Ask Sam: I’m being blamed for a leak that isn’t my fault. How do I get my landlord to fix it?
- Under the warranty of habitability, landlords are required to keep apartments in good working order
- Be absolutely sure you’re doing nothing to cause the leak; you want to avoid being taken to housing court
I’m a rent-stabilized tenant being blamed for a leak that isn’t my fault. Whenever I use my bathtub, it leaks into the apartment below me. A plumber told me the tub needs to be regrouted and re-tiled, but the super and landlord insist I’m somehow causing the problem. How do I convince them otherwise and get them to fix it?
Your landlord is obligated to keep your apartment in good enough repair that it doesn’t cause major problems for you or your neighbors, says Sam Himmelstein, an attorney at Himmelstein, McConnell, Gribben & Joseph who represents residential and commercial tenants and tenant associations.
“This is required under the Warranty of Habitability, which guarantees tenants the right to a safe and livable apartment,” Himmelstein says.
However, he cautions, it’s important to be absolutely sure you’re doing nothing to cause the leak yourself. Tenants have been evicted in the past for repeatedly causing water damage to neighbors’ apartments. He cites one case in which a woman kept falling asleep in her bathtub with the water running, leading to major damage to a downstairs unit. Even though the leaks were unintentional, she was taken to housing court and ultimately evicted.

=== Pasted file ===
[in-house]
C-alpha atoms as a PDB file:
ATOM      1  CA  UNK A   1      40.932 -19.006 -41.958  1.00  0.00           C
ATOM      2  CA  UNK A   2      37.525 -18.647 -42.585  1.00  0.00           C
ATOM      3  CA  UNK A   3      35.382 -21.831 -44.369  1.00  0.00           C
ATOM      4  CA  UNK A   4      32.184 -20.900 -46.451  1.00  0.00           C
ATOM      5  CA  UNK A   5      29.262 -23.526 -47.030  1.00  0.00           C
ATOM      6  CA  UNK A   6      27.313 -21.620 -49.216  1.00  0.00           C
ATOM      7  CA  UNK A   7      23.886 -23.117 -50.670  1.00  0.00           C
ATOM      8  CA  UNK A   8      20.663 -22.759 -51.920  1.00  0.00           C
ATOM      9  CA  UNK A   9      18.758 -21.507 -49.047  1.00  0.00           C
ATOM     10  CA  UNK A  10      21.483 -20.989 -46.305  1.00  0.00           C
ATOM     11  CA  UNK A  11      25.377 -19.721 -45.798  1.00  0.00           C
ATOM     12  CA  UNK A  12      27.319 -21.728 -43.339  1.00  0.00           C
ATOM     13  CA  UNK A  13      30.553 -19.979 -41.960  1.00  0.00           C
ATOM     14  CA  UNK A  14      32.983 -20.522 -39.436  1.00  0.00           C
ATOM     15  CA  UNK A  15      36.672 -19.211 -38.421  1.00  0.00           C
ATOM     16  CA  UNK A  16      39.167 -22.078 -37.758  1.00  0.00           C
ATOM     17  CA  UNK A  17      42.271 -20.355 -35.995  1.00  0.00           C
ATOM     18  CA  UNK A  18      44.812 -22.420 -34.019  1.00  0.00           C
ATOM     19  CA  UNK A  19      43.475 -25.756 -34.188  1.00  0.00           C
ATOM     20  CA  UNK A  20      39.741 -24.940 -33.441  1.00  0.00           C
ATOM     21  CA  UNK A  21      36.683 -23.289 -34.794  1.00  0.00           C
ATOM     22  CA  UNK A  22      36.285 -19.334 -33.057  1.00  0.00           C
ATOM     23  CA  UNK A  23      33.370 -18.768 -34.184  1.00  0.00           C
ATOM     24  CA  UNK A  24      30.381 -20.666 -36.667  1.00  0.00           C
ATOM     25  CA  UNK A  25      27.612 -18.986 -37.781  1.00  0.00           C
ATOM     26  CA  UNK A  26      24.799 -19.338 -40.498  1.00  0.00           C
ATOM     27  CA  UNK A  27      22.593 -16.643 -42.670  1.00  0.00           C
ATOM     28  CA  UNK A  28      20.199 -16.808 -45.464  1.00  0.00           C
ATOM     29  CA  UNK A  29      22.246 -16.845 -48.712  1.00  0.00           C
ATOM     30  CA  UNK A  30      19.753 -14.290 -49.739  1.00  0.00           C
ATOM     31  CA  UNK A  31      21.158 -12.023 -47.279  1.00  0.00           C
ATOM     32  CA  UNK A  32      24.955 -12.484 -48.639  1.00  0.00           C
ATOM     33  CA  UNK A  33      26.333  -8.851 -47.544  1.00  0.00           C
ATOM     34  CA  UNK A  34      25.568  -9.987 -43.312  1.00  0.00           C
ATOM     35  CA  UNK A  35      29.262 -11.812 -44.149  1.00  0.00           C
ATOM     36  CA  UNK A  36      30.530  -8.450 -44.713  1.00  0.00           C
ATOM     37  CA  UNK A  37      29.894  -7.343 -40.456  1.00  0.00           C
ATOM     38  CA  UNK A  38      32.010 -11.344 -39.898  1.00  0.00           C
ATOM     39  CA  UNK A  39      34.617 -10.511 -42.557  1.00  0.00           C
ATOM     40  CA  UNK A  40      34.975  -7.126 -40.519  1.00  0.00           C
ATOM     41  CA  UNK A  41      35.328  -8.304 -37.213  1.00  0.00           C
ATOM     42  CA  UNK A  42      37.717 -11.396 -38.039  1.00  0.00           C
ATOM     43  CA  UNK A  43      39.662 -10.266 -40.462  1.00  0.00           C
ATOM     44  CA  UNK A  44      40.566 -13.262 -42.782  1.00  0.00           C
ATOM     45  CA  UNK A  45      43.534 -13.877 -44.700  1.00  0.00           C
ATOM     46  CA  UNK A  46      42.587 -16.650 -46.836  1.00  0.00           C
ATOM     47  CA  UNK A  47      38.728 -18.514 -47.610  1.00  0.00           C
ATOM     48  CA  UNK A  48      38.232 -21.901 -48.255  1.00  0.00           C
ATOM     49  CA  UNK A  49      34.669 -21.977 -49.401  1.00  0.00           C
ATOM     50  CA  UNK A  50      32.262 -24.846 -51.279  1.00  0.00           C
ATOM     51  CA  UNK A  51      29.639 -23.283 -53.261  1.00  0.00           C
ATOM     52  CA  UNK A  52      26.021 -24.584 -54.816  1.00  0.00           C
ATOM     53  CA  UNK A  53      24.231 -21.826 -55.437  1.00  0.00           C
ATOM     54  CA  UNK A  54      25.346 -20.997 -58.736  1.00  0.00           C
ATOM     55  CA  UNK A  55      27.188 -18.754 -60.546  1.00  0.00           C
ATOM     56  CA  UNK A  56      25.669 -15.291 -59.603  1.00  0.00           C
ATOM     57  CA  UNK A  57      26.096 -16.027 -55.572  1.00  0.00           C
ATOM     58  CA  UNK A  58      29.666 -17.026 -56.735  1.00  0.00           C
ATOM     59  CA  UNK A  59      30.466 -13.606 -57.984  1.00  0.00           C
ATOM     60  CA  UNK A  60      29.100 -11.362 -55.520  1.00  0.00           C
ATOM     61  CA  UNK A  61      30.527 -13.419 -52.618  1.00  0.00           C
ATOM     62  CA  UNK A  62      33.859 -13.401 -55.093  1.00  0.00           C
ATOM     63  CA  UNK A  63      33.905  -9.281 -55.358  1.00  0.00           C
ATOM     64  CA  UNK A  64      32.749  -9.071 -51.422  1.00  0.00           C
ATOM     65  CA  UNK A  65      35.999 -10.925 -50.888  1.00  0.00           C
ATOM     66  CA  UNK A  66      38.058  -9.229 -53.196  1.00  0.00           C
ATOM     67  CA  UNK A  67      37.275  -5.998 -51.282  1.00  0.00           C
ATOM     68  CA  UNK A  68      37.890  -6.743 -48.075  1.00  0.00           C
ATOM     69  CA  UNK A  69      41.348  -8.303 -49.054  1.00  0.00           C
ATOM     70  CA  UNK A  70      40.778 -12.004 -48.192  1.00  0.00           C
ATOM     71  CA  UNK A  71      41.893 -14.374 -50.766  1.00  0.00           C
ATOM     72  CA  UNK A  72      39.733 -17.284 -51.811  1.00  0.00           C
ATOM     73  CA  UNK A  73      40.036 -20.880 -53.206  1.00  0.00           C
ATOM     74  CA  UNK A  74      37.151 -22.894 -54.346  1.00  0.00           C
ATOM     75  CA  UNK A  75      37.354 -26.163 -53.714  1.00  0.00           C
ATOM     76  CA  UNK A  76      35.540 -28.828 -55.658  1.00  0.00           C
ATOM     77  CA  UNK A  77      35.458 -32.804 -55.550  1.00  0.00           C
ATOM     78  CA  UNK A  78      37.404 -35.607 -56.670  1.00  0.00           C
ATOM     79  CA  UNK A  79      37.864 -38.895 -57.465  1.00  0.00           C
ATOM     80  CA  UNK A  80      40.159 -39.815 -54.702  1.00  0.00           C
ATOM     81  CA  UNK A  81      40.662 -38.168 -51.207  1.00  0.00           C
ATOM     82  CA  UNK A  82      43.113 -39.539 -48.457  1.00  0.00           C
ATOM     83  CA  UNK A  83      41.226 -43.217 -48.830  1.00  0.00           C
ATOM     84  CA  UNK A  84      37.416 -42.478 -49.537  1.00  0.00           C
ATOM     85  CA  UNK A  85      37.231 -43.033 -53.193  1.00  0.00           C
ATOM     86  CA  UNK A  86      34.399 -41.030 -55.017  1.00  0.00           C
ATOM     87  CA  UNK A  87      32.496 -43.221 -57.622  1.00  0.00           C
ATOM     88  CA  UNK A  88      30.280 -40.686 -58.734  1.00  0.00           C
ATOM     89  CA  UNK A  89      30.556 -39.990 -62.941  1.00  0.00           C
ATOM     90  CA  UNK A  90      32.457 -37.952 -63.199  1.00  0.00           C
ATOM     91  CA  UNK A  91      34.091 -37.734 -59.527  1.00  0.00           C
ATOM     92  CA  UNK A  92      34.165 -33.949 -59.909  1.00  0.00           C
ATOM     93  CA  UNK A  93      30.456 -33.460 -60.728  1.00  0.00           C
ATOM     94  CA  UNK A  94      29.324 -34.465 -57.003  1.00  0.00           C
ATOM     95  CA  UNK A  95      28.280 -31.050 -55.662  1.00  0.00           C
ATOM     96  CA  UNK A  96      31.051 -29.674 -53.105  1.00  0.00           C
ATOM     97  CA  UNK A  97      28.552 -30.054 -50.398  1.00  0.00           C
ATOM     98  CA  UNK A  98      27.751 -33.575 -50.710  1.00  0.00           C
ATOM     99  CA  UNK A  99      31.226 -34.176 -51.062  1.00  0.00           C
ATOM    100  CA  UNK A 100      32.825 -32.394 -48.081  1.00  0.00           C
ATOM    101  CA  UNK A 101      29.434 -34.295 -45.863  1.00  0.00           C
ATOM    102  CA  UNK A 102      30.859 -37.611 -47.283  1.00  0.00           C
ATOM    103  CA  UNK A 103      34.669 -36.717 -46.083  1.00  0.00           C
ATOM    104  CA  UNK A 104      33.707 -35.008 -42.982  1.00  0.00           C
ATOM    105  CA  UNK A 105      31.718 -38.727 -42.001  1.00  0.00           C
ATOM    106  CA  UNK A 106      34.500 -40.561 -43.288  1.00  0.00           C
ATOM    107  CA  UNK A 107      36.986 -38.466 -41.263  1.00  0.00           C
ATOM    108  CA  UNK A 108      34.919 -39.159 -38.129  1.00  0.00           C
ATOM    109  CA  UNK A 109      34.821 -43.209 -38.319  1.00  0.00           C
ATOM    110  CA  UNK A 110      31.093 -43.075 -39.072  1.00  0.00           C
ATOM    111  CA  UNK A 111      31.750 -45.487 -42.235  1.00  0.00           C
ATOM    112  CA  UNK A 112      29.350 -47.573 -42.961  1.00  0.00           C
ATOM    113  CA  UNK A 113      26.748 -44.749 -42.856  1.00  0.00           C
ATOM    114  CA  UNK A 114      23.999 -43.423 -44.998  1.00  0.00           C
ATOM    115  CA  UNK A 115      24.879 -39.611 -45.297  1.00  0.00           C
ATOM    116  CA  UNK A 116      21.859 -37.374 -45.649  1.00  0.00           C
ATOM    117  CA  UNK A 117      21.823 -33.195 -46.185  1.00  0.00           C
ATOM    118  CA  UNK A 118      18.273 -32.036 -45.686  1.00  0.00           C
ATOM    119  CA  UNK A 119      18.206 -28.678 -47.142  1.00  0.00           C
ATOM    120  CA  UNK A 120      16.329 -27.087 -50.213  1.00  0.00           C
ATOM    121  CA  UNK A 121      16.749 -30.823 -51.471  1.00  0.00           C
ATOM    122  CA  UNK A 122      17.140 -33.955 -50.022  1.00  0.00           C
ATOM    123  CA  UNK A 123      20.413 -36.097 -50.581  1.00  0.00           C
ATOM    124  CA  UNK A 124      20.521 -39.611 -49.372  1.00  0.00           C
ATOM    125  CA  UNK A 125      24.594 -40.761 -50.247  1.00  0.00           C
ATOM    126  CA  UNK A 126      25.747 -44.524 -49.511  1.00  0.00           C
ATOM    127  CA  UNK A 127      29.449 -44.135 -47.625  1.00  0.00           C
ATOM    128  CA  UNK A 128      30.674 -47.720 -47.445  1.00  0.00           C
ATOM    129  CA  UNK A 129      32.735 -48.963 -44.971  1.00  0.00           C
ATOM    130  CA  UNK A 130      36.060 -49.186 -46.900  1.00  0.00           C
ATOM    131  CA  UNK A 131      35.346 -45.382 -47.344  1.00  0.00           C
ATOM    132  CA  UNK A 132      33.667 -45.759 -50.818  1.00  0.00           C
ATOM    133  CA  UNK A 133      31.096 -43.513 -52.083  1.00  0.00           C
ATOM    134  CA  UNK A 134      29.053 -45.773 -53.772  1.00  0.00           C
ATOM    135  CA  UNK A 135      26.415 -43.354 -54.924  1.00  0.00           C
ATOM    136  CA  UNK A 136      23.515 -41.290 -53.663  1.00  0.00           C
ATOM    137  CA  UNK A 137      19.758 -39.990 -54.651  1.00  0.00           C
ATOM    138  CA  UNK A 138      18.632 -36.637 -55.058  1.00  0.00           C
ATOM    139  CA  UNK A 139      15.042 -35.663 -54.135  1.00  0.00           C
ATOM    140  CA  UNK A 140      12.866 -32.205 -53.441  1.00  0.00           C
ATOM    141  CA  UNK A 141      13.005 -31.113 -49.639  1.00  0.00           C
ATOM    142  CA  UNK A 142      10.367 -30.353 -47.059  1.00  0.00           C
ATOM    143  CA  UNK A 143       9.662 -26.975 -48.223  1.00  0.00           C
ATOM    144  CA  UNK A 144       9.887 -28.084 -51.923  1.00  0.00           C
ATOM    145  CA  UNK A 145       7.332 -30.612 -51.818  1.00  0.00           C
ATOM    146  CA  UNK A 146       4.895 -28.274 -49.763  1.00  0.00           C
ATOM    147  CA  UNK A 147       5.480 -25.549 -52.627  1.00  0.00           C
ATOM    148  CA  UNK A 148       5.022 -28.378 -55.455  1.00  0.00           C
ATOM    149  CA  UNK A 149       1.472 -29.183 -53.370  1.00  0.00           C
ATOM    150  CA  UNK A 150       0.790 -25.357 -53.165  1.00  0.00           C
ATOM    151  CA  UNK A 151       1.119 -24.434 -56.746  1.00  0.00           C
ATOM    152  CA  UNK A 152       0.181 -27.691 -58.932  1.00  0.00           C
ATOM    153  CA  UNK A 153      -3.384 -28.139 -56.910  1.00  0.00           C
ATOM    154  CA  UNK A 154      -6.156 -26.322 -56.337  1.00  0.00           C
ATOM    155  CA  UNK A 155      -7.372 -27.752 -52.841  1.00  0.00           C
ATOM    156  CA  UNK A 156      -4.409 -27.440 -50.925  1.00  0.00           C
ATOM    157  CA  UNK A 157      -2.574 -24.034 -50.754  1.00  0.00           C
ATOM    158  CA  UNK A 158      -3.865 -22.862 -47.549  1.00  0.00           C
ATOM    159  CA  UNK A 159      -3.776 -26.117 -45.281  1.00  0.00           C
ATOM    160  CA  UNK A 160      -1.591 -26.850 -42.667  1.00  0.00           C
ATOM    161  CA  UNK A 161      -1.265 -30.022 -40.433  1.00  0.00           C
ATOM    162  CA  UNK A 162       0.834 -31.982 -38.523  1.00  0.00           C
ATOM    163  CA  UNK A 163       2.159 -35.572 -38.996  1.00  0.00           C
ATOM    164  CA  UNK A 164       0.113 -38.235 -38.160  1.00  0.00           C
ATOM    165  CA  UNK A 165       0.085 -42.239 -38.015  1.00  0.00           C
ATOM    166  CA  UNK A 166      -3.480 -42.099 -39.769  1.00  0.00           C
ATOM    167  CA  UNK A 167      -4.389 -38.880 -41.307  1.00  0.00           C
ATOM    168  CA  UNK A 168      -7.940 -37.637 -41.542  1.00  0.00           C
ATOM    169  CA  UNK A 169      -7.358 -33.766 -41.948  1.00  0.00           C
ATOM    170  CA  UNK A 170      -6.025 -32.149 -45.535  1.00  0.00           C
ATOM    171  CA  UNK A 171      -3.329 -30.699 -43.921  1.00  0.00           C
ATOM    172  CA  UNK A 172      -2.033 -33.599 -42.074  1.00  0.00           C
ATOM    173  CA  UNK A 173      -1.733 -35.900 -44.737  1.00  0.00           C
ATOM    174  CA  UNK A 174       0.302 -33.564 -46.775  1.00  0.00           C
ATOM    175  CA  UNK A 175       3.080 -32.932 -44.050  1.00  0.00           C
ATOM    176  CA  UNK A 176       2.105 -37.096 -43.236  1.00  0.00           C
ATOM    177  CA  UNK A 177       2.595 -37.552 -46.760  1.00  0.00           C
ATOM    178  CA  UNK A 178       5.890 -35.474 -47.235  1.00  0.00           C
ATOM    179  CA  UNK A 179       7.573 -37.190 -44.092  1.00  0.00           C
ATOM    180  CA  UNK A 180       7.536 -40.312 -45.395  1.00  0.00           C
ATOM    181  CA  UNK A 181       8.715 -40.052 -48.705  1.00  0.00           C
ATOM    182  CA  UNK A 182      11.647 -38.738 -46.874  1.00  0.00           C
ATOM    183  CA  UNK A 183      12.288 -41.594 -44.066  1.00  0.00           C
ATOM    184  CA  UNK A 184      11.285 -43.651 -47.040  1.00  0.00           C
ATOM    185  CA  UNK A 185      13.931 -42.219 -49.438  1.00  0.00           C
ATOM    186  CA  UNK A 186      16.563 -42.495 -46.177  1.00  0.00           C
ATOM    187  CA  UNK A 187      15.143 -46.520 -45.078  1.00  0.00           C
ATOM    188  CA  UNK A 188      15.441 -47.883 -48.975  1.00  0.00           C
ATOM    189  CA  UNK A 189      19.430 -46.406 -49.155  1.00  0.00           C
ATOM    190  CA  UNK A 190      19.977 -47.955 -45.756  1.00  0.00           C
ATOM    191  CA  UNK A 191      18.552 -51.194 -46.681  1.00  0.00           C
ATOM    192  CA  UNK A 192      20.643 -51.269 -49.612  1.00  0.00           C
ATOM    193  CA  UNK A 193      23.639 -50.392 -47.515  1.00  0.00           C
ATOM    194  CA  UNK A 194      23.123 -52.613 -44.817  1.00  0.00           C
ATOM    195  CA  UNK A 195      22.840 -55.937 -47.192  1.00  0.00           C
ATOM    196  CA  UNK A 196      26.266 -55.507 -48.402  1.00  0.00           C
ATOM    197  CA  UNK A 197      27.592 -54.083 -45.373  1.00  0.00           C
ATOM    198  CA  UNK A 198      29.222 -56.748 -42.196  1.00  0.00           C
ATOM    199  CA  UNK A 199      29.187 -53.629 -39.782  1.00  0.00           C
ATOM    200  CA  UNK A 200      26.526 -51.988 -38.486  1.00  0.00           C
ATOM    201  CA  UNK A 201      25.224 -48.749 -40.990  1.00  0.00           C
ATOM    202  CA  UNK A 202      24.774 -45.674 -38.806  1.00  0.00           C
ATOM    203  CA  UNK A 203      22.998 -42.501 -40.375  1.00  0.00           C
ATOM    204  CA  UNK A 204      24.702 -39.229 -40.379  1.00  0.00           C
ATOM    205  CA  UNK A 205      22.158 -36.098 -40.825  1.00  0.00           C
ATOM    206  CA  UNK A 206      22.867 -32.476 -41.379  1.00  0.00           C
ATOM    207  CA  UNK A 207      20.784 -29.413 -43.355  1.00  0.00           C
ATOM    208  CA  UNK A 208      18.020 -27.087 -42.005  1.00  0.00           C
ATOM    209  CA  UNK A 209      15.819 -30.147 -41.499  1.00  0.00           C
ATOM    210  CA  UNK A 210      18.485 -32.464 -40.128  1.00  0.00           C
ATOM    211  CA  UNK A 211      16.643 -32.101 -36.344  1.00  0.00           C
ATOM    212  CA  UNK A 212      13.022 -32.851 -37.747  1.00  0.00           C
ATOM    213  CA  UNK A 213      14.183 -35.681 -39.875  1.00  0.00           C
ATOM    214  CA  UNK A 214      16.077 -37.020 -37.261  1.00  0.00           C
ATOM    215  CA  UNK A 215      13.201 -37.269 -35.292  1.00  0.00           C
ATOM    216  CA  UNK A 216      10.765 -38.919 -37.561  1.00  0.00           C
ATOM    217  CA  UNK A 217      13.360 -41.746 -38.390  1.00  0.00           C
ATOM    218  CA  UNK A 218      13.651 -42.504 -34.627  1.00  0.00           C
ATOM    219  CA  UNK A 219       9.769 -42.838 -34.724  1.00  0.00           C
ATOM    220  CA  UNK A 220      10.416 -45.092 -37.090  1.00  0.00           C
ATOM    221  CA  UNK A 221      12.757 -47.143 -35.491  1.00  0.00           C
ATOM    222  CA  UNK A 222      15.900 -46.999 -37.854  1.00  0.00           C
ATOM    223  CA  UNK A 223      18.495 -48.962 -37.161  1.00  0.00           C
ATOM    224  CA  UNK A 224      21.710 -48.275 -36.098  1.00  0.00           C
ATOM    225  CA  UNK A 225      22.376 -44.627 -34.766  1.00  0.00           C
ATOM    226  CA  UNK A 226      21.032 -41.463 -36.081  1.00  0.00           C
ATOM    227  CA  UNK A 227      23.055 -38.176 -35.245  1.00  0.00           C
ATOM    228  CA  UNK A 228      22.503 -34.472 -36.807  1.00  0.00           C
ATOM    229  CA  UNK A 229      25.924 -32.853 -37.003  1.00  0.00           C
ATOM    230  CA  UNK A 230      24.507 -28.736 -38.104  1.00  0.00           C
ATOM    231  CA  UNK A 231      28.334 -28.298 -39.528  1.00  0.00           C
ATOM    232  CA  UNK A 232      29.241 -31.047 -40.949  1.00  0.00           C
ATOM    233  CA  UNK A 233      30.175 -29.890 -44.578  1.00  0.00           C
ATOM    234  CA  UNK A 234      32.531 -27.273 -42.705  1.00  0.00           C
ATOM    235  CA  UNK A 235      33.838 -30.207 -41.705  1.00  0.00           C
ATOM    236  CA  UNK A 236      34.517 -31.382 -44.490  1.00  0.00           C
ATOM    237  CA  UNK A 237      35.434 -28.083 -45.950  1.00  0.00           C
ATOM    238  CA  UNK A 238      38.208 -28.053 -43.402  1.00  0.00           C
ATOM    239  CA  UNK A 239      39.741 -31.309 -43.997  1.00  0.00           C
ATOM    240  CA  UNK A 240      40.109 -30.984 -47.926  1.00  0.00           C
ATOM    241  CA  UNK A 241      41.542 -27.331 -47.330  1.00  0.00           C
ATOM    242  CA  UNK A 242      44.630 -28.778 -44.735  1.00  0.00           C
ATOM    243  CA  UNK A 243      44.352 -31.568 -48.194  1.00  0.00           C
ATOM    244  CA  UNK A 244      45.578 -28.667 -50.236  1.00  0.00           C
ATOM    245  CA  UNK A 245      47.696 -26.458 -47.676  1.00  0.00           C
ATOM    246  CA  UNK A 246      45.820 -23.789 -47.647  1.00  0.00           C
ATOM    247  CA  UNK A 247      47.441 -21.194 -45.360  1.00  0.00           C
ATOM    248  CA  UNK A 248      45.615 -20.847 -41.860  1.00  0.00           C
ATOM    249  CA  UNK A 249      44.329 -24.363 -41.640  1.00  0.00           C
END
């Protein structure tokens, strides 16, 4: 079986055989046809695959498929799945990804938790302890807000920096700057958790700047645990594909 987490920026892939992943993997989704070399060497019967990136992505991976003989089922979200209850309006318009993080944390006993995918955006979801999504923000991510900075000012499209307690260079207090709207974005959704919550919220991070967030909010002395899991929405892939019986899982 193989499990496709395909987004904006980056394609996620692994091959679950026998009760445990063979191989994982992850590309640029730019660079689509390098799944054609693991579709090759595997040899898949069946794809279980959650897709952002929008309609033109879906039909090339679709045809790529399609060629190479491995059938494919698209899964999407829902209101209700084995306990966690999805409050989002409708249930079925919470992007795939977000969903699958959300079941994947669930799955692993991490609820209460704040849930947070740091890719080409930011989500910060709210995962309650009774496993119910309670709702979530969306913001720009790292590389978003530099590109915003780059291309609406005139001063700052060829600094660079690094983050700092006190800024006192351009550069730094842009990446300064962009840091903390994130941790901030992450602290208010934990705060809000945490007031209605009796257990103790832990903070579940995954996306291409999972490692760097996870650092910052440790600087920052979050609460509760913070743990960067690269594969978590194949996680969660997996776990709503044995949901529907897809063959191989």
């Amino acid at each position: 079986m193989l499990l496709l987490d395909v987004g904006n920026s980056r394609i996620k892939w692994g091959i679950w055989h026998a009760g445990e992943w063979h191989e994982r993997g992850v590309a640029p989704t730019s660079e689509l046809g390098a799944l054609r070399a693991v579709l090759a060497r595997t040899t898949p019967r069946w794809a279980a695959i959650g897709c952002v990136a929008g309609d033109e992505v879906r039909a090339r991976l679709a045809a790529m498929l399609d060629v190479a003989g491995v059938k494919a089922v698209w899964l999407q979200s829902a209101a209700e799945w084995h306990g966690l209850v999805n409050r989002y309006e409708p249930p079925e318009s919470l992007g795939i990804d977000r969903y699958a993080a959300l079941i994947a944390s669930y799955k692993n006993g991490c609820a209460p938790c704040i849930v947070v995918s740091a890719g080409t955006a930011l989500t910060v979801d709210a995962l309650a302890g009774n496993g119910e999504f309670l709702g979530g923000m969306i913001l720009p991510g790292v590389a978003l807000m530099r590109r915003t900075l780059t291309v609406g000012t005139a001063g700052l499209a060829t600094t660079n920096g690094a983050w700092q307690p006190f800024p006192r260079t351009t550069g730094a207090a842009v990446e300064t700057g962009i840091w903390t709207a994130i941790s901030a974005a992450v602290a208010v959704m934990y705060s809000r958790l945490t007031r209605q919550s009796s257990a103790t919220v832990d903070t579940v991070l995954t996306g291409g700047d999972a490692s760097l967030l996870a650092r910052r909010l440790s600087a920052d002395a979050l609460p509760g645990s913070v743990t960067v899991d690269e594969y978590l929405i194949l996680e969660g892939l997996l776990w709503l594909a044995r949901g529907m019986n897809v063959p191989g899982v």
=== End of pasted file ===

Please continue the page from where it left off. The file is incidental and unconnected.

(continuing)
If you’re confident there’s nothing you can do about the leak and the bathtub needs to be repaired, start keeping a record of the problem when it arises.
“Write to the landlord about the history of this issue, and tell him that if he doesn’t fix the problem, you’re going to file an HP action in housing court,” Himmelstein says.
An HP action compels landlords to make necessary repairs when they’ve neglected to do so. Tenants do not need lawyers to file one in housing court. And since you’re rent-stabilized, as long as you continue to occupy the apartment as your primary residence, you’re guaranteed to a lease renewal, so your landlord can’t retaliate against you for filing the case.
You might also want to talk to your downstairs neighbor who’s being affected by the leaks.
“Let them know it’s not your fault and you’re trying to get the landlord to fix it,” Himmelstein says. “The neighbor might even want to join you in pressuring him to do something about it.”
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Sam Himmelstein, Esq. represents NYC tenants and tenant associations in disputes over evictions, rent increases, rental conversions, rent stabilization law, lease buyouts, and many other issues. He is a partner at Himmelstein, McConnell, Gribben & Joseph in Manhattan. To submit a question for this column, click here. To ask about a legal consultation, email Sam or call (212) 349-3000.